Teaching Elder: Erik H. Erickson

A renowned child psychoanalyst, Erik H. Erikson (1902-1994) is perhaps best known for his work on developmental theory (Childhood and Society, 1950) and his studies of the lives of Martin Luther (Young Man Luther, 1958) and Gandhi (Gandhi's Truth, 1969). Twice he found himself intensely engaged...

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Published in:Teaching theology and religion
Main Author: Myers, William R.
Format: Electronic Article
Language:English
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Published: [2015]
In:Teaching theology and religion
Year: 2015, Volume: 18, Issue: 4, Pages: 343-358
Further subjects:B John Dewey
B Harvard University (teaching college undergraduates)
B Human Development
B "second" identity
B ethical adulthood
B teaching elder
B Heitzing School (teaching children)
B Teaching
B Pedagogy
B Education
B progressive education
B Maria Montessori
B educational principles
B Peter Blos
B Anna Freud
B counter-transference
B transformative education
Online Access: Volltext (Verlag)
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Summary:A renowned child psychoanalyst, Erik H. Erikson (1902-1994) is perhaps best known for his work on developmental theory (Childhood and Society, 1950) and his studies of the lives of Martin Luther (Young Man Luther, 1958) and Gandhi (Gandhi's Truth, 1969). Twice he found himself intensely engaged in the role of teacher - once as a young artist who had been called by a friend to help in the progressive school formed for the children of Sigmund and Anna Freud's patients in Vienna (1927-1932), and years later (1960-1970) as a tenured professor at Harvard. This essay describes Erickson's teaching experience in both settings and suggests some of the reasons he was honored by Harvard in 1980 as a "humane teacher." Implications from Erikson's educational practice are drawn that demonstrate how Erikson moved beyond the rote memorization and authoritarian educational practice he experienced as a youth. The essay suggests Erikson's teaching stance at Harvard fits the author's theological tradition's use of the term "teaching elder."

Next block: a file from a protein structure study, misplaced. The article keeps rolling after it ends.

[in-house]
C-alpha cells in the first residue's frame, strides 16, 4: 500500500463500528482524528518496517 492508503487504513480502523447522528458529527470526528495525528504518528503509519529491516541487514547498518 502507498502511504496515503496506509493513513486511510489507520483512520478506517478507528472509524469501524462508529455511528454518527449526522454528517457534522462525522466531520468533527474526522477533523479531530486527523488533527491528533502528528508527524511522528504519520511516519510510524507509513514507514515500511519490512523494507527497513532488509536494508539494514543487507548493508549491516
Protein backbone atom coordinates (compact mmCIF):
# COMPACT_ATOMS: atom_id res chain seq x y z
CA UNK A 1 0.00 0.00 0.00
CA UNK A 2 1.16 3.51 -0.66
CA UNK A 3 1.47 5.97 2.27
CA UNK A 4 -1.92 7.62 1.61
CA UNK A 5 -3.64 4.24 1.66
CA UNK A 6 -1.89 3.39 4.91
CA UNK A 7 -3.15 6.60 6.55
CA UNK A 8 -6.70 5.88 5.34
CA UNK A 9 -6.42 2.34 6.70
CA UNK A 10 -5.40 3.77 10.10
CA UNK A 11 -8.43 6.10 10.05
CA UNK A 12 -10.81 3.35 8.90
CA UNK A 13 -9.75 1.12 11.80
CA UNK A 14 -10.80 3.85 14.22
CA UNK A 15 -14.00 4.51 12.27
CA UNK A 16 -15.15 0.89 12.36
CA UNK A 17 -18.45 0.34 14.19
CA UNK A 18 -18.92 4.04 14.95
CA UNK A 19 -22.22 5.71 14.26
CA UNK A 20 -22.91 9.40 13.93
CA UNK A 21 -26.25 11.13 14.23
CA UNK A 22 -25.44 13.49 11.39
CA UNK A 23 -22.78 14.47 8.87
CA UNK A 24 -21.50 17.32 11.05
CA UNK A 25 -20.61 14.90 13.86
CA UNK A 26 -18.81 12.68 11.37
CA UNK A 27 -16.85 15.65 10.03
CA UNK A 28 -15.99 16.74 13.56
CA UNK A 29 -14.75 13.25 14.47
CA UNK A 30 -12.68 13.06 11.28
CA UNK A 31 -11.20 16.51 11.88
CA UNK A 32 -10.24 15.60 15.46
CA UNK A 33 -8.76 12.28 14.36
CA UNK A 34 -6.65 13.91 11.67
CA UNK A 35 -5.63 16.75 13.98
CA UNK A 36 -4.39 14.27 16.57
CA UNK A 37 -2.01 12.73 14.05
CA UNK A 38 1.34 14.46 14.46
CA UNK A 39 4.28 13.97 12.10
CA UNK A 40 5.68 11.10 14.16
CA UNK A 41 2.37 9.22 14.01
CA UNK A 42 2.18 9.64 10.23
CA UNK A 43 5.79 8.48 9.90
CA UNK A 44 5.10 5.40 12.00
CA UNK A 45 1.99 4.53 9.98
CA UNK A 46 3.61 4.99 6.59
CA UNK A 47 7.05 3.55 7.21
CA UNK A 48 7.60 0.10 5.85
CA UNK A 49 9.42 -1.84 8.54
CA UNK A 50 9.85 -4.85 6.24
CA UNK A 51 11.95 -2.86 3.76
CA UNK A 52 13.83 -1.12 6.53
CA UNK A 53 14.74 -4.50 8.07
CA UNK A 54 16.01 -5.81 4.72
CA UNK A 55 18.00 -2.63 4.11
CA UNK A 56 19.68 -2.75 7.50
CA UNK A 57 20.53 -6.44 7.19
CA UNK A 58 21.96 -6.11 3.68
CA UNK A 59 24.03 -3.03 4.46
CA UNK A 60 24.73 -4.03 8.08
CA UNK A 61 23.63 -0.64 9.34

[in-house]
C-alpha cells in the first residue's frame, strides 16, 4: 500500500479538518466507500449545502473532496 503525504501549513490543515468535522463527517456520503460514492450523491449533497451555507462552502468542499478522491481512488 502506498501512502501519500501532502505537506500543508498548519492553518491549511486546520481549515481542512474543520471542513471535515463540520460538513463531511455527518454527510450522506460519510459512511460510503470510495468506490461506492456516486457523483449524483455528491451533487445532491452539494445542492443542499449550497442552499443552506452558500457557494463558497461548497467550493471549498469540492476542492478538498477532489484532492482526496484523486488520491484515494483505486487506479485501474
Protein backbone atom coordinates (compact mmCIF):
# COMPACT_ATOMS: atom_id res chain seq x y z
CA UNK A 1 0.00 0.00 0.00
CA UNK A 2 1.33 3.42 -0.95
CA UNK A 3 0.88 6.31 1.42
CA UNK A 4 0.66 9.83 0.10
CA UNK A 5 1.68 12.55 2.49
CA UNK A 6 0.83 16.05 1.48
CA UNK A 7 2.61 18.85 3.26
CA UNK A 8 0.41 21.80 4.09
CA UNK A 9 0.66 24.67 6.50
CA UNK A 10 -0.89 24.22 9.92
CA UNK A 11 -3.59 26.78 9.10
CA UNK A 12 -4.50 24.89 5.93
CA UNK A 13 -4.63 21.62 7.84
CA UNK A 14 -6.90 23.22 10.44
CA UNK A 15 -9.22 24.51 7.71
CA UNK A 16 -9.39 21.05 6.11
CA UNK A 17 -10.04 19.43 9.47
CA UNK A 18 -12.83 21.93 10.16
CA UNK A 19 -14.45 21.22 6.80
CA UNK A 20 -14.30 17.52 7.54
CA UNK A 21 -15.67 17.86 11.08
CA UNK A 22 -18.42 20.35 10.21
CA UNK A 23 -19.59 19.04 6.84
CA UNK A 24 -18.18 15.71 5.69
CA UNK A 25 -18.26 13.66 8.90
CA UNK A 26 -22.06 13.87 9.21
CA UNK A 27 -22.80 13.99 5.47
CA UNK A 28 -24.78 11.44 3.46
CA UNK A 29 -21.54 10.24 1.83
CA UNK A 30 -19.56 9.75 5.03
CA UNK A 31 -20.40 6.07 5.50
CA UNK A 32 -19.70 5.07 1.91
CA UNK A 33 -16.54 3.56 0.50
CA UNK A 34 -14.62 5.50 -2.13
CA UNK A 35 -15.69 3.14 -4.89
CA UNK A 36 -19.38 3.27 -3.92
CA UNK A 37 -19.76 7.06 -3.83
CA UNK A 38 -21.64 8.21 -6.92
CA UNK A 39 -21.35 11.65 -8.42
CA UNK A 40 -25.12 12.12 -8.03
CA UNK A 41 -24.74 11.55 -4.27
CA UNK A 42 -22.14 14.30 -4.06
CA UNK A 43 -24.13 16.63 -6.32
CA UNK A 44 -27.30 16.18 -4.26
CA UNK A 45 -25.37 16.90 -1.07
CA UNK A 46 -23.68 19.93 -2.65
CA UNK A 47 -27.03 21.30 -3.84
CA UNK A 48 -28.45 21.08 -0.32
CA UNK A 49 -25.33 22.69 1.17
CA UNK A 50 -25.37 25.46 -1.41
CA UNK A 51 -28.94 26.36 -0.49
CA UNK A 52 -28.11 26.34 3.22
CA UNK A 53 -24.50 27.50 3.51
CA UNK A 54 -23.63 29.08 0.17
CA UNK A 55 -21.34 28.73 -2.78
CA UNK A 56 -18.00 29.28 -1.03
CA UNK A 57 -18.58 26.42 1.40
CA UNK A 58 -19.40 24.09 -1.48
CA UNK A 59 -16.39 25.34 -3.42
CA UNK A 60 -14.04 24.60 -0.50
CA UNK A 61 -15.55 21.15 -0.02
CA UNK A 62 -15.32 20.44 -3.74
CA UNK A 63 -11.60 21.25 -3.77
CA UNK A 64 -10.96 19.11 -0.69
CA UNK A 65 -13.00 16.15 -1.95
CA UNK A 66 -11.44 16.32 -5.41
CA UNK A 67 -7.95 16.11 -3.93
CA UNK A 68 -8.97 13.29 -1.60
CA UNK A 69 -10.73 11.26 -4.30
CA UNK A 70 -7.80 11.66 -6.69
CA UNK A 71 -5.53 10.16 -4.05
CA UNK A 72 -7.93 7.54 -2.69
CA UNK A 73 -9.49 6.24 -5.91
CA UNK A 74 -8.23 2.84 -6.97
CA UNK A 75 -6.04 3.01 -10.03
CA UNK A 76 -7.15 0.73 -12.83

ISSN:1467-9647
Contains:Enthalten in: Teaching theology and religion
Persistent identifiers:DOI: 10.1111/teth.12303